Yes, you read the headline right.
According to William Shatner, made famous for his portrayal of Captain Kirk in the original Star Trek, the seminal science fiction television show owes its success to Star Wars, even though George Lucas' blockbuster debuted over a decade after Trek was first broadcast.
"First of all, Star Wars created Star Trek. You know that?" Shatner commented at a Star Trek convention in Las Vegas.
It's probably safe to say that the attendees of the convention did not know this. No doubt some began theorizing that the star might be suggesting some kind of elaborate time travel event, while others simply dismissed his baffling comment as yet another moment of classic Shatner nonsense.
Shatner's insistence that Star Wars was responsible for the success of Star Trek hardly came at an appropriate time. The long-lived feud between Star Wars and Star Trek fans has bubbled under the surface of fandom for decades, having become particularly pronounced since the Galaxy Far, Far Away stole away director JJ Abrams from having a direct hand in the Star Trek reboot universe—a move which, depending on your opinion of the new movies, is either grounds for war or a heavenly mercy.
But, once fans had gotten over their disbelief at Shatner's seemingly insane comment, the actor explained himself:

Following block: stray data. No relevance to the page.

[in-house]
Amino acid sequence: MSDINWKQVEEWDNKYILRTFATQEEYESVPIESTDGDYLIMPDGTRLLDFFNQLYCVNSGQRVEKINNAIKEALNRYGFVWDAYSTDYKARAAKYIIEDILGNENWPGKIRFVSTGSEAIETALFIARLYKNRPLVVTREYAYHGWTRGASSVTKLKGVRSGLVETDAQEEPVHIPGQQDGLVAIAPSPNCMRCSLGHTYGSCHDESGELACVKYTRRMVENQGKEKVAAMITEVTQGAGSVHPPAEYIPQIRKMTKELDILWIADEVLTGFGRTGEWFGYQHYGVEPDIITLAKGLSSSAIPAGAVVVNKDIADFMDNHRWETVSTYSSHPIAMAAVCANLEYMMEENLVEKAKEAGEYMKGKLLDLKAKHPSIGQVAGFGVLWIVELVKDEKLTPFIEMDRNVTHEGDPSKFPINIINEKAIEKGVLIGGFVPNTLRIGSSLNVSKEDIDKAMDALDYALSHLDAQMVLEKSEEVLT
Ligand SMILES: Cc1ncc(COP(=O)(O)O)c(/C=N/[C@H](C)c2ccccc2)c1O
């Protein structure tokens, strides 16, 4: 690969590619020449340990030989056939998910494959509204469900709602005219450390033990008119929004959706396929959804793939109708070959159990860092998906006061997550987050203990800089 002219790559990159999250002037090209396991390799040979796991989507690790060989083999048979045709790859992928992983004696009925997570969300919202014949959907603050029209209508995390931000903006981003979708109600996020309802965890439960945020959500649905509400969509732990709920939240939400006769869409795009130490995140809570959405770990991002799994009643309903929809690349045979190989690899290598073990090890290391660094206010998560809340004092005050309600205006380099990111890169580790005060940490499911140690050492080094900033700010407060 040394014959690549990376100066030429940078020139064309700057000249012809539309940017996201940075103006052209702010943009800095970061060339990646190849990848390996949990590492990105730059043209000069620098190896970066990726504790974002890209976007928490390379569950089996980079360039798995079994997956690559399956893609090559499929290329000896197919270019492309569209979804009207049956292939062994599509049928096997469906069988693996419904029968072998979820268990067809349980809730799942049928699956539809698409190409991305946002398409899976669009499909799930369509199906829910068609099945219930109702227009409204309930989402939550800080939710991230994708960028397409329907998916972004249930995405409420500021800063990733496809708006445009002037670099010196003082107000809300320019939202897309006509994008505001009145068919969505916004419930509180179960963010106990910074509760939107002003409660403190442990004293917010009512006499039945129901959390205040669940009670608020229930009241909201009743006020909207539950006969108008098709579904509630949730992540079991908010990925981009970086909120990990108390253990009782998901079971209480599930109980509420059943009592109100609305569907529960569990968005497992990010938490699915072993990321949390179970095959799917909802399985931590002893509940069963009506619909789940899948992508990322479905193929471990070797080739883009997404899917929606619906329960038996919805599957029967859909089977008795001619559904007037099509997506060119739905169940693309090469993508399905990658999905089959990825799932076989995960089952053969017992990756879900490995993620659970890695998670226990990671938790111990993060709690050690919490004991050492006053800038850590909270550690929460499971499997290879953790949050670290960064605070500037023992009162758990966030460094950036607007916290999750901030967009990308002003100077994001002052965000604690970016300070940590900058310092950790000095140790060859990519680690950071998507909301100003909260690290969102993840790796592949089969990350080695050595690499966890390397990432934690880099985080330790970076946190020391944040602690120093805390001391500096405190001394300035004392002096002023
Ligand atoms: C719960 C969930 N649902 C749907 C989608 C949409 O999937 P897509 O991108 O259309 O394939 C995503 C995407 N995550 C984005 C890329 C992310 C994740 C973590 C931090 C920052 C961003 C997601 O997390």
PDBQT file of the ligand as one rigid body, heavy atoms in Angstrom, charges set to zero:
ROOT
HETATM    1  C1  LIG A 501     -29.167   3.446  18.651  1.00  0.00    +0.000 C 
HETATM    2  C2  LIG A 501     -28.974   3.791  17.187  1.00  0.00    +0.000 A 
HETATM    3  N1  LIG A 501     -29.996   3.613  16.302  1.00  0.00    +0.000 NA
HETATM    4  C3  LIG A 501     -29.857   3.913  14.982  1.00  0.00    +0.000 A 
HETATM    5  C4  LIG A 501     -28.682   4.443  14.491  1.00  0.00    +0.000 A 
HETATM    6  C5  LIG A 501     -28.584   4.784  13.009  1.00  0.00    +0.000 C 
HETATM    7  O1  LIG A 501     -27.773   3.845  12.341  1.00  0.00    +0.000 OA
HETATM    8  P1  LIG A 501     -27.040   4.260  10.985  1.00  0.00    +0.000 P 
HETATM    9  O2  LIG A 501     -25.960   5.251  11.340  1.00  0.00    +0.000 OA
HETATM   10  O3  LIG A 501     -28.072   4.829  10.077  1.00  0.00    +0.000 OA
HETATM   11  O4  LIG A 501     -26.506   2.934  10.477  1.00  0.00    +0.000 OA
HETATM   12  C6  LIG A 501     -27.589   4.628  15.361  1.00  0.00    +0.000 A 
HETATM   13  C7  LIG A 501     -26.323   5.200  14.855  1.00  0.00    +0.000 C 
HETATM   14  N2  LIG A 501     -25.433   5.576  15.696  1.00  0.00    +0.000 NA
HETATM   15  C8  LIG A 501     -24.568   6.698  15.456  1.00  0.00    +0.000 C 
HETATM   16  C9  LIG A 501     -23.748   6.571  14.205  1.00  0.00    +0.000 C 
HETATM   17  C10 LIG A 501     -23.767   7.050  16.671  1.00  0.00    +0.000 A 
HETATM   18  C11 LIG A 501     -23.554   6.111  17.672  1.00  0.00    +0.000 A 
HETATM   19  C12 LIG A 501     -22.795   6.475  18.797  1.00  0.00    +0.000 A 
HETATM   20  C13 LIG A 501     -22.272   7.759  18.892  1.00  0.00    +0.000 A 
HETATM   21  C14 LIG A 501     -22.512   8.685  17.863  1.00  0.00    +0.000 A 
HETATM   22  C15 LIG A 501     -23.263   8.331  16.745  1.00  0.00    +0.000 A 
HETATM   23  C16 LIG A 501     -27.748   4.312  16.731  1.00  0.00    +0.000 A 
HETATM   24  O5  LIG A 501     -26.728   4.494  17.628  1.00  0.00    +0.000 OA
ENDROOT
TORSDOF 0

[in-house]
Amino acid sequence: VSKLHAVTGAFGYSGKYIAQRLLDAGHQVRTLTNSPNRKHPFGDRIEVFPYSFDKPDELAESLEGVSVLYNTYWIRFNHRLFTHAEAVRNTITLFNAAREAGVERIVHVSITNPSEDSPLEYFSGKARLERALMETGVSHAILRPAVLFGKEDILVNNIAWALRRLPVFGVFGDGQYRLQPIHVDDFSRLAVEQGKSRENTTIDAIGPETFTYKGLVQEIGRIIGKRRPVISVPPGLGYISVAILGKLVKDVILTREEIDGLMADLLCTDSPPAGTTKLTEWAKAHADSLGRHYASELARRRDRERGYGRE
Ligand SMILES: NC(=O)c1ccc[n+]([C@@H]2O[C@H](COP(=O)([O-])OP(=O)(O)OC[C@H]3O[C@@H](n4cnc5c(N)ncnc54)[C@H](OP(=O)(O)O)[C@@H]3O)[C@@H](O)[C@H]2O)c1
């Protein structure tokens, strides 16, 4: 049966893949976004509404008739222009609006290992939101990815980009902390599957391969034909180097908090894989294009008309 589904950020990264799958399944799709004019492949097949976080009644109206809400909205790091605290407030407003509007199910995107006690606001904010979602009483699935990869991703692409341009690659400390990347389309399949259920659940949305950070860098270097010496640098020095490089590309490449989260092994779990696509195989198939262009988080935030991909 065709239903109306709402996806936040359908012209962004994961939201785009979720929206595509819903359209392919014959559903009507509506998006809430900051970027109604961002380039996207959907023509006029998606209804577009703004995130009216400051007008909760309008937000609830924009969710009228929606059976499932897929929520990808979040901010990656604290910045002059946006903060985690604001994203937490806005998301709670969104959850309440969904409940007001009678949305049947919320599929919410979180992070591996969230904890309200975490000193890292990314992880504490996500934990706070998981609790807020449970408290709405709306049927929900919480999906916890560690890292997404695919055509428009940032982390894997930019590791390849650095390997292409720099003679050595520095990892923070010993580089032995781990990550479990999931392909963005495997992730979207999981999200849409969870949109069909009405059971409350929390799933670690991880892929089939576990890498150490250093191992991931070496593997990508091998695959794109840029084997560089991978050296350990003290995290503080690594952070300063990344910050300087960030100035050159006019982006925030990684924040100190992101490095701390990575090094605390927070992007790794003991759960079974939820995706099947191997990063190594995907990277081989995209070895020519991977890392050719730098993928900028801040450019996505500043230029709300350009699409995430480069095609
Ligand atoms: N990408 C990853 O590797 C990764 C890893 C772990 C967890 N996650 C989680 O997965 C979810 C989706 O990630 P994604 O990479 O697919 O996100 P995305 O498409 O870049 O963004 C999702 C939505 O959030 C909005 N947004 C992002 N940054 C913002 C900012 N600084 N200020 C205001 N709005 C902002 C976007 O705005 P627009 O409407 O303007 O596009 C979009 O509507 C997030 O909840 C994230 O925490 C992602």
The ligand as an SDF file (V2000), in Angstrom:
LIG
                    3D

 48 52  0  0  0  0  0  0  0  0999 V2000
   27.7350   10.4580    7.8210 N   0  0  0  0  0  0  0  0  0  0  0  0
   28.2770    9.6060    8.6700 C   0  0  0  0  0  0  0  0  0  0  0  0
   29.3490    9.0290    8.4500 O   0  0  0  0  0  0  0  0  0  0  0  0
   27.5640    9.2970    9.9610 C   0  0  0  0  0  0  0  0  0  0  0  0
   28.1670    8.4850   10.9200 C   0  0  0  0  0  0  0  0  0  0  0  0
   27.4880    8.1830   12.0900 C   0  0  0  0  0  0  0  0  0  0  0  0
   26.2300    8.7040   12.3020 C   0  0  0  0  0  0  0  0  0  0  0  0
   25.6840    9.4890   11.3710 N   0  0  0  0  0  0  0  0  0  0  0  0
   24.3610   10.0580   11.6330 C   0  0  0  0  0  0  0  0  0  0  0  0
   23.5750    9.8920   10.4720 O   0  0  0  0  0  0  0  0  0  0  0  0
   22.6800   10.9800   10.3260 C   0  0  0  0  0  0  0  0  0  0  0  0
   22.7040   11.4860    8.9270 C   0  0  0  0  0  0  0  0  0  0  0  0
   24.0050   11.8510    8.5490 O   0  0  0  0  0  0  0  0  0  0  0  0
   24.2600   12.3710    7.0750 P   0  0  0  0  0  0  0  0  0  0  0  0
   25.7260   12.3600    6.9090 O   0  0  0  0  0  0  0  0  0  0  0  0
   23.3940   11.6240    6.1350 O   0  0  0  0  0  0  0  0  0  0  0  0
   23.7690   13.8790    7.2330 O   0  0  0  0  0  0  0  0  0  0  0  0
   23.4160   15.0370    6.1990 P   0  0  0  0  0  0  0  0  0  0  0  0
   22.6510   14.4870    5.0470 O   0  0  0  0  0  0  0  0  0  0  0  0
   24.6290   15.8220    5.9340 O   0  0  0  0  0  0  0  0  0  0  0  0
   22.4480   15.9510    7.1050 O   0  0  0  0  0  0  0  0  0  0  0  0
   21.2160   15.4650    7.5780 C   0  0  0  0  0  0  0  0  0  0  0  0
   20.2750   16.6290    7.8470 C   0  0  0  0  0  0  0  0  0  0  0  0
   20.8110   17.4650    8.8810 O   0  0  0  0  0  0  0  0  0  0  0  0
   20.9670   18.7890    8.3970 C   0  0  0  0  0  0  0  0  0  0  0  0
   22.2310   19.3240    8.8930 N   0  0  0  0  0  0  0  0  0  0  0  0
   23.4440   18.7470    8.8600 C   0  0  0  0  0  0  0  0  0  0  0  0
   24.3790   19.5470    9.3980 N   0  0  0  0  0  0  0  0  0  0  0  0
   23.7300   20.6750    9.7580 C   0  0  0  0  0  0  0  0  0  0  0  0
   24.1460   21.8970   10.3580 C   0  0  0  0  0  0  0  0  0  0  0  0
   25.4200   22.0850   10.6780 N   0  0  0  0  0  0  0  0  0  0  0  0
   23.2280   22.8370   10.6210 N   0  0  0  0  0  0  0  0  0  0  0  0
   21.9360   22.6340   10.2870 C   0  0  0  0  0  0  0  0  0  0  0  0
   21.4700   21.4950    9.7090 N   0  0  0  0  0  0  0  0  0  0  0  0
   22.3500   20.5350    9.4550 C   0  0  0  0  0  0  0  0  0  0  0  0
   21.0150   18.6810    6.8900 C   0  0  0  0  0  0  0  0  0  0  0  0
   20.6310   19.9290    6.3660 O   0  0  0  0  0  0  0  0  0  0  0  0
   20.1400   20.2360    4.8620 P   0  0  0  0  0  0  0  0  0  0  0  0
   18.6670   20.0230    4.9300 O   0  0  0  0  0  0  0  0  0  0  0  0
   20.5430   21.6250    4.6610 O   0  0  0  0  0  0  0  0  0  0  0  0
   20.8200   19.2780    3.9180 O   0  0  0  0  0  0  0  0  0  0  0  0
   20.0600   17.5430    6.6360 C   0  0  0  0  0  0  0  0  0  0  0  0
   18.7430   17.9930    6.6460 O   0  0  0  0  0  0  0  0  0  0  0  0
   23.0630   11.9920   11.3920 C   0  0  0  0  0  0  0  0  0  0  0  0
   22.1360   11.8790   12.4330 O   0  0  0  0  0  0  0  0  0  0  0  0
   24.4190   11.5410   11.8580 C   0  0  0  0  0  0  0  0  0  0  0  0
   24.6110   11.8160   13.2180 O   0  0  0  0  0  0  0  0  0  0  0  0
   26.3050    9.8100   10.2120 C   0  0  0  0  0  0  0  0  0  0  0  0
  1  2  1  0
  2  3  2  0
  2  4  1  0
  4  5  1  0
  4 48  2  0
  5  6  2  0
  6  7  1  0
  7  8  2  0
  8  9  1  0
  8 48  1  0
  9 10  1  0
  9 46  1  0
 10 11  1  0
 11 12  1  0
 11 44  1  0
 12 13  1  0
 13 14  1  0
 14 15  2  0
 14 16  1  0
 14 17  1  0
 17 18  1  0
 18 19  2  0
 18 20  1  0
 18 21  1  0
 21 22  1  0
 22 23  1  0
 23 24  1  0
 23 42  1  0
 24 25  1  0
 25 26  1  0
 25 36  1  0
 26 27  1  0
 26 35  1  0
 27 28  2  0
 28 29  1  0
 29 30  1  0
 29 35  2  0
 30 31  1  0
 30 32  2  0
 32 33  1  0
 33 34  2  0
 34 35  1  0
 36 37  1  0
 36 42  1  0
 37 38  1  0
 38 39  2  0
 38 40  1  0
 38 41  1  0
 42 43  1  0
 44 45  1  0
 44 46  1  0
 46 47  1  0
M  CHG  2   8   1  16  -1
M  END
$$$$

"Every year there was the threat to be canceled. The third year, we were canceled, and everybody accepted it. At Paramount Studios they were running around bumping into each other: 'What do we got?! What do we got to equal Star Wars? This is a big thing! There was this thing that we canceled, under another management, it was called Star...Trek? Let's resurrect that!'
"It was Star Wars that thrust Star Trek into the people of Paramount's consciousness."
So according to Shatner, it was the boost in popularity that the science fiction genre enjoyed following Star Wars that allowed Star Trek to return from the dead.
This version of history at least doesn't feature a bizarre time paradox, although it does mean that Shatner went a little far by saying that Star Wars "created" Star Trek.
Ultimately, though, it's quite nice to see Shatner expressing a belief that media creations don't exist in a vacuum. Star Trek's continued popularity does owe something to Star Wars providing an easy, accessible entry point to science fiction, while Star Wars simultaneously has built upon tropes and icons created in Star Trek.
Shatner did go on to highlight the differences between the two franchises: Star Trek focuses on humanity and the relationships between people, according to Shatner, while Star Wars is built more on the spectacle of a grand space opera with phenomenal special effects.
This is an interesting comment, especially when the latest movies in each franchise are viewed together—Star Trek's latest films have relied more on explosive action, while The Force Awakens featured some of the most compelling relationship development that has been seen in a franchise that's typically known for its stunted dialogue and cheesy approach to romance.
So while Shatner's comments may seem at first glance like just another weird comment from an actor who has made a name for himself out of being a few Red Shirts short of a landing party, perhaps there really is something that Star Trek and Star Wars can learn from each other.
One thing's for sure - both franchises are definitely better than Dune.